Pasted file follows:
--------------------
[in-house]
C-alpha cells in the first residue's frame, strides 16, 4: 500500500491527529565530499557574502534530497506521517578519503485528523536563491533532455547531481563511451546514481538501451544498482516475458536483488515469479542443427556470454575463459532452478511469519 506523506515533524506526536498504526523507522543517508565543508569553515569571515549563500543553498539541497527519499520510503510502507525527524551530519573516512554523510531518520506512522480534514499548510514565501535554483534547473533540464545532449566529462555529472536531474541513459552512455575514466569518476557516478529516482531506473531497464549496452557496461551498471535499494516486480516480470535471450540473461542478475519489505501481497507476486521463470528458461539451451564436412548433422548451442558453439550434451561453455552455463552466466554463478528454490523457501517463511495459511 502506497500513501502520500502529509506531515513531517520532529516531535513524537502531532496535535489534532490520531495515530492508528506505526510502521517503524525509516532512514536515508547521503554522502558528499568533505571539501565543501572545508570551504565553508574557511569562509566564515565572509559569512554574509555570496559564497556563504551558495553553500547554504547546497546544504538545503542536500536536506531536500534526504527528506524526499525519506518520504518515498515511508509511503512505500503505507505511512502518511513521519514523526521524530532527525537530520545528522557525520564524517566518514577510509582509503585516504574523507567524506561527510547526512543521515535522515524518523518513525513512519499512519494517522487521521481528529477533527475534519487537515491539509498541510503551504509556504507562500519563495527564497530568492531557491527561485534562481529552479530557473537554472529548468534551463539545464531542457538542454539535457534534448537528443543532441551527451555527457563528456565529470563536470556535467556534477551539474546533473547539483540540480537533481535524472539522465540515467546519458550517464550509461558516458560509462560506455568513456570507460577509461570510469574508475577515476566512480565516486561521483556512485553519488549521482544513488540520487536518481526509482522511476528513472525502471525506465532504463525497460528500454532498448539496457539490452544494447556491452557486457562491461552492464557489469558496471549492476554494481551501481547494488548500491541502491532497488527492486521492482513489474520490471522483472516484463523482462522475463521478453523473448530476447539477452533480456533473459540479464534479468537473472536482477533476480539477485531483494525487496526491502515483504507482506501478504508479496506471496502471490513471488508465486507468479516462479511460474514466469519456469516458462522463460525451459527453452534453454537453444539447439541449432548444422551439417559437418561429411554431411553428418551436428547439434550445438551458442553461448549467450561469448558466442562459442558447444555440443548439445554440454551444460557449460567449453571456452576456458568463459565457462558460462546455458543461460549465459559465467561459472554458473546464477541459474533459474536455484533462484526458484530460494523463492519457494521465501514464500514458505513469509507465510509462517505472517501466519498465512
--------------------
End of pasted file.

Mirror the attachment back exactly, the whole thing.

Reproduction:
[in-house]
C-alpha cells in the first residue's frame, strides 16, 4: 500500500491527529565530499557574502534530497506521517578519503485528523536563491533532455547531481563511451546514481538501451544498482516475458536483488515469479542443427556470454575463459532452478511469519 506523506515533524506526536498504526523507522543517508565543508569553515569571515549563500543553498539541497527519499520510503510502507525527524551530519573516512554523510531518520506512522480534514499548510514565501535554483534547473533540464545532449566529462555529472536531474541513459552512455575514466569518476557516478529516482531506473531497464549496452557496461551498471535499494516486480516480470535471450540473461542478475519489505501481497507476486521463470528458461539451451564436412548433422548451442558453439550434451561453455552455463552466466554463478528454490523457501517463511495459511 502506497500513501502520500502529509506531515513531517520532529516531535513524537502531532496535535489534532490520531495515530492508528506505526510502521517503524525509516532512514536515508547521503554522502558528499568533505571539501565543501572545508570551504565553508574557511569562509566564515565572509559569512554574509555570496559564497556563504551558495553553500547554504547546497546544504538545503542536500536536506531536500534526504527528506524526499525519506518520504518515498515511508509511503512505500503505507505511512502518511513521519514523526521524530532527525537530520545528522557525520564524517566518514577510509582509503585516504574523507567524506561527510547526512543521515535522515524518523518513525513512519499512519494517522487521521481528529477533527475534519487537515491539509498541510503551504509556504507562500519563495527564497530568492531557491527561485534562481529552479530557473537554472529548468534551463539545464531542457538542454539535457534534448537528443543532441551527451555527457563528456565529470563536470556535467556534477551539474546533473547539483540540480537533481535524472539522465540515467546519458550517464550509461558516458560509462560506455568513456570507460577509461570510469574508475577515476566512480565516486561521483556512485553519488549521482544513488540520487536518481526509482522511476528513472525502471525506465532504463525497460528500454532498448539496457539490452544494447556491452557486457562491461552492464557489469558496471549492476554494481551501481547494488548500491541502491532497488527492486521492482513489474520490471522483472516484463523482462522475463521478453523473448530476447539477452533480456533473459540479464534479468537473472536482477533476480539477485531483494525487496526491502515483504507482506501478504508479496506471496502471490513471488508465486507468479516462479511460474514466469519456469516458462522463460525451459527453452534453454537453444539447439541449432548444422551439417559437418561429411554431411553428418551436428547439434550445438551458442553461448549467450561469448558466442562459442558447444555440443548439445554440454551444460557449460567449453571456452576456458568463459565457462558460462546455458543461460549465459559465467561459472554458473546464477541459474533459474536455484533462484526458484530460494523463492519457494521465501514464500514458505513469509507465510509462517505472517501466519498465512